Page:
Holy Organ or Unholy Idol? focuses on the significance of the cult of the Sacred Heart of Jesus and its accompanying imagery in eighteenth-century New Spain. Lauren G. Kilroy-Ewbank considers paintings, prints, devotional texts, and archival sources within the Mexican context alongside issues and debates occurring in Europe to situate the New Spanish cult within local and global developments. She examines the iconography of these religious images and frames them within broader socio-political and religious discourses related to the Eucharist, the sun, the Jesuits, scientific and anatomical ideas, and mysticism. Images of the Heart helped to champion the cult’s validity as it was attacked by religious reformers.
Lauren G. Kilroy-Ewbank, Ph.D. (2009, University of California, Los Angeles), is Associate Professor of Art History at Pepperdine University. She has published articles on Spanish colonial visual culture and co-edited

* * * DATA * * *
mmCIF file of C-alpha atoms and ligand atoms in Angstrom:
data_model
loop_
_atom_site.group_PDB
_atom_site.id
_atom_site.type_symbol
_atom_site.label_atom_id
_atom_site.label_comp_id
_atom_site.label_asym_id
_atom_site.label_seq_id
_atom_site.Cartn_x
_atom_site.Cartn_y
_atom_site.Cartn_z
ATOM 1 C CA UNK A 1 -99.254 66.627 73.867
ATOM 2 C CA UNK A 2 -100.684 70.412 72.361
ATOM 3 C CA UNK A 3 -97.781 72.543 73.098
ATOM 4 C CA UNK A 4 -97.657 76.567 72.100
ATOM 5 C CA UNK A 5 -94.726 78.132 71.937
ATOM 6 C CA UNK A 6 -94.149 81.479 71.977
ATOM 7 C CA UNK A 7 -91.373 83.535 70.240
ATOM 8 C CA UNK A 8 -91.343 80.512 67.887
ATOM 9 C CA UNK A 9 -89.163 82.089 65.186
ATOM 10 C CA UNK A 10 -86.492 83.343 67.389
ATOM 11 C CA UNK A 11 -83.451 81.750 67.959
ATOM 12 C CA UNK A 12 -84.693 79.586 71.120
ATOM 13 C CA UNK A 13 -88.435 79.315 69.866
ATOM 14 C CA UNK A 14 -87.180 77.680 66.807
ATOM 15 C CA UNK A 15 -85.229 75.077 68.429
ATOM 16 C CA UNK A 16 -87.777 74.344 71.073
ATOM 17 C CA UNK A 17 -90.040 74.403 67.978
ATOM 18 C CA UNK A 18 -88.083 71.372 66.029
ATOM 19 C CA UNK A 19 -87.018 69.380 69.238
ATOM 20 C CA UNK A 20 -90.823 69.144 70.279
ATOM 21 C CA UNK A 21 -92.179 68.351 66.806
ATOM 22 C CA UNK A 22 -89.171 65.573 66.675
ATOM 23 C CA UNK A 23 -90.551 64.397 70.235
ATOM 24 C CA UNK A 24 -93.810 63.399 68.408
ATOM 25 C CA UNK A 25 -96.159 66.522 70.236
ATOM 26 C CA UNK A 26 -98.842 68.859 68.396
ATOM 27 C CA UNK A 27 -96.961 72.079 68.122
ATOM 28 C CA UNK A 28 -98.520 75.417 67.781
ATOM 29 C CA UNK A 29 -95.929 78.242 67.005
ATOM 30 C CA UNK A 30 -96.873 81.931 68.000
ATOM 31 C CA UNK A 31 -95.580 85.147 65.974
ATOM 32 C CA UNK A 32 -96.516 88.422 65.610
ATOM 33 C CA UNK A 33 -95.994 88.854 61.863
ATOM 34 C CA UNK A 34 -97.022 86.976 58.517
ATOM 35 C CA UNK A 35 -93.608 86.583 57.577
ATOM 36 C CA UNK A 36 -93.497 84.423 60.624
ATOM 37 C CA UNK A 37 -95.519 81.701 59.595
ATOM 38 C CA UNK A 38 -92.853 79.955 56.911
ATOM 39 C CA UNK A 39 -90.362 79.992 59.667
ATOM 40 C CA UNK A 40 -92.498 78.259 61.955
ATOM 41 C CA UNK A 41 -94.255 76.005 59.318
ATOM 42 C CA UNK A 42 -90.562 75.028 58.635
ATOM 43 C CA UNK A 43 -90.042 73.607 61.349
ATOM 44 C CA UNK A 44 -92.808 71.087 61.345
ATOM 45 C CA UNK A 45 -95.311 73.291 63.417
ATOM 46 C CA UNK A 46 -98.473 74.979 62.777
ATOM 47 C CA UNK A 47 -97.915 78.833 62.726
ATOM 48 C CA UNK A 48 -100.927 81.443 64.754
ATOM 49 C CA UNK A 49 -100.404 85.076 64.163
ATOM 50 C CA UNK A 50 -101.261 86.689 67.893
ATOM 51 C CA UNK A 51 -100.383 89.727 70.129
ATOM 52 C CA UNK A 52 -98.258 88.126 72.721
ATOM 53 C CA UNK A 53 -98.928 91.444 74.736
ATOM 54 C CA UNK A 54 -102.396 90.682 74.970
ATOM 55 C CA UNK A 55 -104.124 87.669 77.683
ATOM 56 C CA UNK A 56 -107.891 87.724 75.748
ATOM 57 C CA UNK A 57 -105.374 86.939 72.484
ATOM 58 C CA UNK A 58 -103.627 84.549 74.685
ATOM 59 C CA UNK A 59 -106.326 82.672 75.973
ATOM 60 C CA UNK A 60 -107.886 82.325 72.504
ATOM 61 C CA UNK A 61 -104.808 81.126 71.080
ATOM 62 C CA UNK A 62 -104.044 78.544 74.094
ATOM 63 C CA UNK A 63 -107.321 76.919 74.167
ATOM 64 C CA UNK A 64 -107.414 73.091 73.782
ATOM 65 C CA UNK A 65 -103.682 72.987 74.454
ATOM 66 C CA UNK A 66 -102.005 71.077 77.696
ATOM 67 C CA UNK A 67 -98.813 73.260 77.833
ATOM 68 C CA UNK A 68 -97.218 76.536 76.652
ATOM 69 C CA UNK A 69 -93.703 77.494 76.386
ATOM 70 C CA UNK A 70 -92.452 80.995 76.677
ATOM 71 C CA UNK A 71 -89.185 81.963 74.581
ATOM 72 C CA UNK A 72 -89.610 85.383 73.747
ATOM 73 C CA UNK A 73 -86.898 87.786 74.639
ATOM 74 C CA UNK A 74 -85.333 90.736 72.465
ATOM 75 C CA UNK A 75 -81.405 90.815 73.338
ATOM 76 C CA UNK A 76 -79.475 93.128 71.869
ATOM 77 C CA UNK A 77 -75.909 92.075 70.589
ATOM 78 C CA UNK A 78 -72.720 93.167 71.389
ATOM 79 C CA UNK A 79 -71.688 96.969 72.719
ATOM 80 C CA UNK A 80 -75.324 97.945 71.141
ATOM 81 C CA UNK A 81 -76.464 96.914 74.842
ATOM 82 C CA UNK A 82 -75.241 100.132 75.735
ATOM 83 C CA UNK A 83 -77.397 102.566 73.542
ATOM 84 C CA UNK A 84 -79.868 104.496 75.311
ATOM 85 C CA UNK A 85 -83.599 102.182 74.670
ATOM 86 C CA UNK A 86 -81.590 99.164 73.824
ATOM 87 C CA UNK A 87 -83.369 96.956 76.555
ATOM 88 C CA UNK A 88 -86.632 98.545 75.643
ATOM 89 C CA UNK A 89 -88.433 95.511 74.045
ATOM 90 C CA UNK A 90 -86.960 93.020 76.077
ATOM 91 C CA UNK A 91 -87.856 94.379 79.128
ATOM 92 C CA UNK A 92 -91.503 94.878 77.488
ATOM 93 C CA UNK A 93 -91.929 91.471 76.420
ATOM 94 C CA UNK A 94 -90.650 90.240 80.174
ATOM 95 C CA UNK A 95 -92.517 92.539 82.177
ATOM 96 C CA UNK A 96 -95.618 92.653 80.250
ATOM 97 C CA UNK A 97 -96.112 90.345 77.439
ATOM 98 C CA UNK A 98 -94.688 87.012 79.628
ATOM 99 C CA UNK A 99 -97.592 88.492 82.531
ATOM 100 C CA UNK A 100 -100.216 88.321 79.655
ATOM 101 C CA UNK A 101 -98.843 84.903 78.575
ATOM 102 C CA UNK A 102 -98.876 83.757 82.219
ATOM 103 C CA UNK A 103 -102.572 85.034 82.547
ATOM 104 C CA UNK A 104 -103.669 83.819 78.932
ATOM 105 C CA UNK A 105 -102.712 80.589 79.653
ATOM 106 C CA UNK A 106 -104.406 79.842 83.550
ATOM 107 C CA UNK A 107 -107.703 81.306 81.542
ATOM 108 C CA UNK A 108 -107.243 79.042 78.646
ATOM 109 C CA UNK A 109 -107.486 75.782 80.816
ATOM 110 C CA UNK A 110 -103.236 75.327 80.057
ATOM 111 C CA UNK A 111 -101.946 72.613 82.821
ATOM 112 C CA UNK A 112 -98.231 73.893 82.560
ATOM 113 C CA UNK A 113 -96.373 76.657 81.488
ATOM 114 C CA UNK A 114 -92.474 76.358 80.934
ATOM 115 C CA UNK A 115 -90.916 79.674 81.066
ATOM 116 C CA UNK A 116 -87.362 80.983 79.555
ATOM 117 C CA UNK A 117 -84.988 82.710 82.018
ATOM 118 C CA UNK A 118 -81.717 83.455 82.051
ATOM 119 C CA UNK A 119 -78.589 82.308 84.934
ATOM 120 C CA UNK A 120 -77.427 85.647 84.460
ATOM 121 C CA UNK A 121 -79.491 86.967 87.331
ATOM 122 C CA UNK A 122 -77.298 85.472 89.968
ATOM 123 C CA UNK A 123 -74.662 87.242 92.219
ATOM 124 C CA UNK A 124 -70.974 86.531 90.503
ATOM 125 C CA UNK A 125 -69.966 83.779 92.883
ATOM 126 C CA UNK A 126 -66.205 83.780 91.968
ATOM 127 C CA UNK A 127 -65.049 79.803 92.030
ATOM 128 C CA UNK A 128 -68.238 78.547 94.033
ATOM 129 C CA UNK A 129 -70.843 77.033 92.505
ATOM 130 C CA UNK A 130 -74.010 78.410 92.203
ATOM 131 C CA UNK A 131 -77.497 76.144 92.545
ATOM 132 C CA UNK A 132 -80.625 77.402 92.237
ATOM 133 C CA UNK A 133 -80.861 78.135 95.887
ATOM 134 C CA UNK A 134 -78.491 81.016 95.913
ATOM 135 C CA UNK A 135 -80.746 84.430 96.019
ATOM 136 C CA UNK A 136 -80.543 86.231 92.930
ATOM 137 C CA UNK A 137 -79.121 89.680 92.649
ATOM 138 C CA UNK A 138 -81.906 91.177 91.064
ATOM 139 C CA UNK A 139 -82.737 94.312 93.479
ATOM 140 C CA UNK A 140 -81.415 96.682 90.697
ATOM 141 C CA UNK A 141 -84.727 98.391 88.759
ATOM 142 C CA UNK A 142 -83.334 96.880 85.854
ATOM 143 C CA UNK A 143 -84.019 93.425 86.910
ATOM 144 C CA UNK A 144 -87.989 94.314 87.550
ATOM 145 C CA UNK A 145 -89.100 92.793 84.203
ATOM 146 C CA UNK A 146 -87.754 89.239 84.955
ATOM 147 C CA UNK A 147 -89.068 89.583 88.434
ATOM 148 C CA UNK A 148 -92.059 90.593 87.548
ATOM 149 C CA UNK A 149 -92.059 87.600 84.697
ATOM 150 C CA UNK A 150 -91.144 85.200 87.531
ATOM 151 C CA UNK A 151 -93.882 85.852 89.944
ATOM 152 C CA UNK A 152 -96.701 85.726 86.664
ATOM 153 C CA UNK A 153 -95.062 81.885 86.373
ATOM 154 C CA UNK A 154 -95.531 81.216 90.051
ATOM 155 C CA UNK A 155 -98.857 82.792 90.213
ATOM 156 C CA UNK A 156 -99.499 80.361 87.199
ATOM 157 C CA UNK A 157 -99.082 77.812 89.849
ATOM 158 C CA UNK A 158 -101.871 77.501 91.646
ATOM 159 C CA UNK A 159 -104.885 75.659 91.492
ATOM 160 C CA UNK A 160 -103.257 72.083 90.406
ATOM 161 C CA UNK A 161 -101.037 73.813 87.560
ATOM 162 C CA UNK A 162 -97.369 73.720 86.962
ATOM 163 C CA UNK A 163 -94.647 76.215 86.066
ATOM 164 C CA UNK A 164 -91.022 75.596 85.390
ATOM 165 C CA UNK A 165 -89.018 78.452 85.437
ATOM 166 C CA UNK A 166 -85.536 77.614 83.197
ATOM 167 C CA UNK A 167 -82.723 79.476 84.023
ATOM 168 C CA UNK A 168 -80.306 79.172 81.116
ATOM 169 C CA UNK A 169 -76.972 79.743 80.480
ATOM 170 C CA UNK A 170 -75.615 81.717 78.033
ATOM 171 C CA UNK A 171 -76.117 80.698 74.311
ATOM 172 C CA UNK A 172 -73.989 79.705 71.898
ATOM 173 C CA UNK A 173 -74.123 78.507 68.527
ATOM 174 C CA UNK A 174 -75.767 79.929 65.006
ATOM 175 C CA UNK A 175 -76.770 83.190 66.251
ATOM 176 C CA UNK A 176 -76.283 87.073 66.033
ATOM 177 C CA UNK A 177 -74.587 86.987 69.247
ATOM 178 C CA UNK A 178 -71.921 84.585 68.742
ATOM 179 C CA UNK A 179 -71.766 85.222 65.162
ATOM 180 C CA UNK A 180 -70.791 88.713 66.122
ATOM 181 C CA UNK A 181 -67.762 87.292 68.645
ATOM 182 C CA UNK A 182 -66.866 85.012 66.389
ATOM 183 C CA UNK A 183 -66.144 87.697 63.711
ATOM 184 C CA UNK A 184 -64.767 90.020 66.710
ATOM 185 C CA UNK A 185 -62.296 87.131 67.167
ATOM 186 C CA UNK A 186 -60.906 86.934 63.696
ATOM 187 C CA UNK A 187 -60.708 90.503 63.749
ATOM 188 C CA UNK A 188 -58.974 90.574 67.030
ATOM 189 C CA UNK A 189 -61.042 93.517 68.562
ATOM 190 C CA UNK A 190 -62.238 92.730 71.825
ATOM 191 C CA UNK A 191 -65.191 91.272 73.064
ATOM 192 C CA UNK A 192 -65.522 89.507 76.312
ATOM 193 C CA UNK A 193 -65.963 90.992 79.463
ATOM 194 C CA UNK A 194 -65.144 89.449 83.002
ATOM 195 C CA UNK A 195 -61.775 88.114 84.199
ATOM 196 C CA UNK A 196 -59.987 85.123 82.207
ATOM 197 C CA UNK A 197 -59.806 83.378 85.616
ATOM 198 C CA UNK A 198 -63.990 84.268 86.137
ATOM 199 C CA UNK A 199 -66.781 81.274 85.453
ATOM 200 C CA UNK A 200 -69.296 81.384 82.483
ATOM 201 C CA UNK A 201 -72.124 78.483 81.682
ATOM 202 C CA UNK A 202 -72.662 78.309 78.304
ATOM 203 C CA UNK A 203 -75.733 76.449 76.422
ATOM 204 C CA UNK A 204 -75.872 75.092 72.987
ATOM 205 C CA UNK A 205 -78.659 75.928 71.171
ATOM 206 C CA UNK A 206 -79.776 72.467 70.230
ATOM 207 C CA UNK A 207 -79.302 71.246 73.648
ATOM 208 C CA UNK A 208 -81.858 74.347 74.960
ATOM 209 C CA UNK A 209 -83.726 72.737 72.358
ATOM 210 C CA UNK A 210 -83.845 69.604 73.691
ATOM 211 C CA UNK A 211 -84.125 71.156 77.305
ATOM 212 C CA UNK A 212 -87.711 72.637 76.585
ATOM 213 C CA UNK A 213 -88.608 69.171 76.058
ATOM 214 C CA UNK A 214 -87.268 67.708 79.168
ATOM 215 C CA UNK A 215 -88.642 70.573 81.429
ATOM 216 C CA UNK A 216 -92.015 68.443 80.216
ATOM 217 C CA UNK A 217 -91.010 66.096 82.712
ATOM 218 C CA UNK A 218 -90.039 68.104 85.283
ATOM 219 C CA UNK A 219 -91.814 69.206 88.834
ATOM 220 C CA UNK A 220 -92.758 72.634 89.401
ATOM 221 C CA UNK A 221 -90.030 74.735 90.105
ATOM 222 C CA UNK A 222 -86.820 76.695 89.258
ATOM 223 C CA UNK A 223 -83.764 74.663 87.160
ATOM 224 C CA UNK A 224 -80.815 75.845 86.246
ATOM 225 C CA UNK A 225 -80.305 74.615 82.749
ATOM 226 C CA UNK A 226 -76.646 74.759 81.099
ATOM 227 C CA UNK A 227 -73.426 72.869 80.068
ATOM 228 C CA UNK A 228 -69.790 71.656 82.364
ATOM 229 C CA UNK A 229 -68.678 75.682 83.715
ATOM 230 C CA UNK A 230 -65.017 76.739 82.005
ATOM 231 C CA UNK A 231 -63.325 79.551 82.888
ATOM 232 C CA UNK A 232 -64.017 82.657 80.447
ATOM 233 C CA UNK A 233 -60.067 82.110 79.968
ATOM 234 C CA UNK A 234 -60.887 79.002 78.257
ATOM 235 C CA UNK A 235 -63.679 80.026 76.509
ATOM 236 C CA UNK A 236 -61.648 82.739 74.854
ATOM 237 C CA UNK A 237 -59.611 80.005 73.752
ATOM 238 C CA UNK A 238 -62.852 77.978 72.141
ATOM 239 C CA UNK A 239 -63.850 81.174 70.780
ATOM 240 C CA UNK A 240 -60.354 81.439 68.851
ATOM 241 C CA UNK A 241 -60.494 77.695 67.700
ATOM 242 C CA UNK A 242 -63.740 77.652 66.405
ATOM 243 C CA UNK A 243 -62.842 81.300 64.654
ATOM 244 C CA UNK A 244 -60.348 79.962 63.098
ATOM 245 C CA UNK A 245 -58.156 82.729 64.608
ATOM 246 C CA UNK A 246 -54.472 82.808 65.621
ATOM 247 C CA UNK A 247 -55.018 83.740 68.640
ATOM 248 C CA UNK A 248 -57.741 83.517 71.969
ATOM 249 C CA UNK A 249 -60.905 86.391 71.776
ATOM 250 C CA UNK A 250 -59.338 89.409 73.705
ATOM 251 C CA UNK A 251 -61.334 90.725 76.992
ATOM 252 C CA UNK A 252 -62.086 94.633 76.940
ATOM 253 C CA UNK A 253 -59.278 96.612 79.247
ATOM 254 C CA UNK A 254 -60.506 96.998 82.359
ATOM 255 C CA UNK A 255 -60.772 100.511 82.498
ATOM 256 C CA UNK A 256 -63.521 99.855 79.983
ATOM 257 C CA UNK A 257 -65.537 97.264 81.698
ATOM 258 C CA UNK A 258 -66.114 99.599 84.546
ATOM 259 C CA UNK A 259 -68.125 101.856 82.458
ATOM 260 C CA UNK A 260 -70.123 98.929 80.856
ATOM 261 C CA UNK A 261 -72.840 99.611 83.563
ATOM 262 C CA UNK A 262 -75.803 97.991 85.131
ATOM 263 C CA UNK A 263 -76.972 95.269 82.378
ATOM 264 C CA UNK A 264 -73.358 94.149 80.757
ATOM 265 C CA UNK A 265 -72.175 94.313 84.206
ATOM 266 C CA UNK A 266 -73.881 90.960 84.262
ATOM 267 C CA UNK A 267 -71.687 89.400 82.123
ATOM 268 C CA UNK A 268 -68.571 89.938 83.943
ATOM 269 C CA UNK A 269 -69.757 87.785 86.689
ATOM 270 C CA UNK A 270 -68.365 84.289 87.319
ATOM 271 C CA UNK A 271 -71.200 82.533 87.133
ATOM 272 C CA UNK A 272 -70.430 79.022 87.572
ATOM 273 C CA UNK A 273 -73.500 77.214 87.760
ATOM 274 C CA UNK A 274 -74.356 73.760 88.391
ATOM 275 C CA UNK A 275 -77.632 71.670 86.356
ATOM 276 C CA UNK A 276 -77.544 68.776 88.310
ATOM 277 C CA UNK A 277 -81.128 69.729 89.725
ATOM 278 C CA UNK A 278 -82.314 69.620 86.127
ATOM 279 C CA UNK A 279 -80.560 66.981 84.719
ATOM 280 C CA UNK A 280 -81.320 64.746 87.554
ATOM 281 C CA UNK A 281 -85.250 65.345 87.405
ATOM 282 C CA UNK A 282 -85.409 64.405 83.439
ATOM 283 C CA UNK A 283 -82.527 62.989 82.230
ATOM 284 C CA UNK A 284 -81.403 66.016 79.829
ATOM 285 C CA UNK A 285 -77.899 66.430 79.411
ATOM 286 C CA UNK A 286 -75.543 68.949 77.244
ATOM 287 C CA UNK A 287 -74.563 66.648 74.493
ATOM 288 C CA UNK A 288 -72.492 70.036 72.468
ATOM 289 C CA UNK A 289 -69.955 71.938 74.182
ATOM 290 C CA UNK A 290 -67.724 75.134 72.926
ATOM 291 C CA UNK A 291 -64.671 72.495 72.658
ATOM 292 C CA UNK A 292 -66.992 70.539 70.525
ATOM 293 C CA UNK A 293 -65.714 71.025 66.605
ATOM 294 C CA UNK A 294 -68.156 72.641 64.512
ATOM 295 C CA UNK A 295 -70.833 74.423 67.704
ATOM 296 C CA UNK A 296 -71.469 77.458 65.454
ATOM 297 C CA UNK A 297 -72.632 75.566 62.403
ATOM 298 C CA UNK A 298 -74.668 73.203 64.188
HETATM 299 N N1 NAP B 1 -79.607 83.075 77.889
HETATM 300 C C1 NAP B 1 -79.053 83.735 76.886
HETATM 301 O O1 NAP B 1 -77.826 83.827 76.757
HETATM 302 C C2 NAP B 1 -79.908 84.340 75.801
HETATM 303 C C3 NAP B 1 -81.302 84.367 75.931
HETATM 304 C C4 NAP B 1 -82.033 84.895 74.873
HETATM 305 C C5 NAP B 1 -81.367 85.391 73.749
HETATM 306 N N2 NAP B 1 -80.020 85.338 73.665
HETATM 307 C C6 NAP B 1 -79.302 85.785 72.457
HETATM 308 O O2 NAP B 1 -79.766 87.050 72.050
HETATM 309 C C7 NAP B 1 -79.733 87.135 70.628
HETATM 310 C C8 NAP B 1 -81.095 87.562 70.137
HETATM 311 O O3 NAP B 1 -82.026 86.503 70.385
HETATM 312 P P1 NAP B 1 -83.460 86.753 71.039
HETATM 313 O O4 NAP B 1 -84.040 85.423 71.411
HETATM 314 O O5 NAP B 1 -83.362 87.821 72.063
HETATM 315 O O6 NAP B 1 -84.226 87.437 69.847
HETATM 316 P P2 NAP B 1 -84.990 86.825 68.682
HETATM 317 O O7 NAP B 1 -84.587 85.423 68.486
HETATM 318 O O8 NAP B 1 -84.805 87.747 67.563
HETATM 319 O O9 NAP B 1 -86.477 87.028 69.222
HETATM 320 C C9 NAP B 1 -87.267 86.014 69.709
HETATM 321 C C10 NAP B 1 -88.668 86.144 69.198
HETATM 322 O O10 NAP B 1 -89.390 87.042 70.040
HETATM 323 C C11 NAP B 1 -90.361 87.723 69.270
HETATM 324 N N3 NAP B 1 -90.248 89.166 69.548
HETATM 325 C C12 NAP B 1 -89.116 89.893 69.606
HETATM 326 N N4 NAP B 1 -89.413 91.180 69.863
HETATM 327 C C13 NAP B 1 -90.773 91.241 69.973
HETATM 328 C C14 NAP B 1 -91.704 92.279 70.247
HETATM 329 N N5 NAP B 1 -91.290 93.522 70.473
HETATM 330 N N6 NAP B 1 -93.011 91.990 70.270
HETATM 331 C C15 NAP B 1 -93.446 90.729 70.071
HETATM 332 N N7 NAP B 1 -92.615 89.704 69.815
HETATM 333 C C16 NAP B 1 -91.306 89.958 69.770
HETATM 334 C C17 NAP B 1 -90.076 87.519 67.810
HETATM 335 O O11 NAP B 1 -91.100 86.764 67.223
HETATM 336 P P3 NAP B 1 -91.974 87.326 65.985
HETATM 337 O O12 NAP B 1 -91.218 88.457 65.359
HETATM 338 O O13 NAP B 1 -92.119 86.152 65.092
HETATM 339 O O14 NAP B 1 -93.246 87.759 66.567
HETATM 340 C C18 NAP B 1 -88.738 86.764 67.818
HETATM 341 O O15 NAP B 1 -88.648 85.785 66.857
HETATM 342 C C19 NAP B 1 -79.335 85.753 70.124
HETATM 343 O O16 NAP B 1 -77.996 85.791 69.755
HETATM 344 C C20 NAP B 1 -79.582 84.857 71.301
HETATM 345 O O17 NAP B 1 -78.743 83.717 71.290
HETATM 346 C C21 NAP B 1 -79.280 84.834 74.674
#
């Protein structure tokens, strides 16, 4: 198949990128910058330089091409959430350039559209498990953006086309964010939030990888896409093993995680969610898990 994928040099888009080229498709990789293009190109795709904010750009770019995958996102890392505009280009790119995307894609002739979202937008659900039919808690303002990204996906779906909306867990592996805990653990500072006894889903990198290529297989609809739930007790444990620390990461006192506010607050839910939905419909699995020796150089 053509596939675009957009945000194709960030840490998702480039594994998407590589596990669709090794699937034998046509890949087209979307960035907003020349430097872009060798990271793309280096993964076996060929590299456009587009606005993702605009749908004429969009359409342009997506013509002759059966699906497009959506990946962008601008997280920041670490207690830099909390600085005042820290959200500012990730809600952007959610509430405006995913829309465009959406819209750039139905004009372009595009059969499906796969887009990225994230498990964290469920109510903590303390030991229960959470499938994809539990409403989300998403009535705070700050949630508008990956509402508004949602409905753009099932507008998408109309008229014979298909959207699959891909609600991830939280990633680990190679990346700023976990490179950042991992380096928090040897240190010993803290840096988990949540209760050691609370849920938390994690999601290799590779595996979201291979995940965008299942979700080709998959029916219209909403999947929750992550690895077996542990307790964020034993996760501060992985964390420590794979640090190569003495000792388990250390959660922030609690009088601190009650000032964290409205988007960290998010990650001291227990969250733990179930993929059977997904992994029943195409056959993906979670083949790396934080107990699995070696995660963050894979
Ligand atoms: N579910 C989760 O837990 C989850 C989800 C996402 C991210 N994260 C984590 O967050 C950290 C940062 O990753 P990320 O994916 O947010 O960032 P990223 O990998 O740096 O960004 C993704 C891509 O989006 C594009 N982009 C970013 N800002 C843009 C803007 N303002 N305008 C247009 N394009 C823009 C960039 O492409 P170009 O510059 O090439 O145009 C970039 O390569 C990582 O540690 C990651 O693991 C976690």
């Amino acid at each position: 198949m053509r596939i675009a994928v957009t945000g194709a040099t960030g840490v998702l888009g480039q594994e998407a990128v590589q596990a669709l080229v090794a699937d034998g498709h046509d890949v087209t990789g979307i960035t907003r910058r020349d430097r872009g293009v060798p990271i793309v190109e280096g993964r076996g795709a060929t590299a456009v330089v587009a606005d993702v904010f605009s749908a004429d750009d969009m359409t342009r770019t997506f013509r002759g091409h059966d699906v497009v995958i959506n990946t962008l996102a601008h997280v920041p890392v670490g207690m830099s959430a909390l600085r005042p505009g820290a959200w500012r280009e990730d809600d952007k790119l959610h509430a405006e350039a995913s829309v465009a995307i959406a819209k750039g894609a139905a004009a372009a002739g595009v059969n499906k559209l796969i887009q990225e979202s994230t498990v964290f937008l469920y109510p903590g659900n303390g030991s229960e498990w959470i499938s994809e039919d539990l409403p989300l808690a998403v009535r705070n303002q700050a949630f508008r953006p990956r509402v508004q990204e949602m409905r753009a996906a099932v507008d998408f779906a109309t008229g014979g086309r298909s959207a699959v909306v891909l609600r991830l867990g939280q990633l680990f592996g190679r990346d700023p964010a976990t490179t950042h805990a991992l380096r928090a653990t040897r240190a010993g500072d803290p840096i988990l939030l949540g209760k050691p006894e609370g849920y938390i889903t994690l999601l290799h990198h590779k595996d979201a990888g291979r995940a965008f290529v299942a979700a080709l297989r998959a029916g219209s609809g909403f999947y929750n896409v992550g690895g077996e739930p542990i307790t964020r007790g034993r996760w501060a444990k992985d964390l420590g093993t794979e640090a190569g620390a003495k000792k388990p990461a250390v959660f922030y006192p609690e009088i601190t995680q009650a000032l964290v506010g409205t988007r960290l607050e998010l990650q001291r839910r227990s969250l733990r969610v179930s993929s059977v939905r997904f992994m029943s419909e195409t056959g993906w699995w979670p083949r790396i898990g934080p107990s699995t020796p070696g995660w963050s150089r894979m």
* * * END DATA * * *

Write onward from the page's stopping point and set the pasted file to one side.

Visualizing Sensuous Suffering and Affective Pain in Europe and the Spanish Americas (Brill, 2018).
Table of contents
Acknowledgments List of Figures and Tables List of Abbreviations
Shaping the Devotion
Matters of the Heart
Reading, Meditating, Fixating
The Eucharistic Heart
Christ’s Heart as the Sacramented Sun
Politicizing the Heart after 1767
Conclusion: Forming a New History of the Sacred Heart
All interested in the history and visual culture of the Sacred Heart of Jesus, colonial Mexico, the Jesuits, Catholicism, the Enlightenment, religious art, Jesuits, the eighteenth century, colonial rule, viceroyalty, anatomy, devotion, saints, Spanish Americas, and Mexico.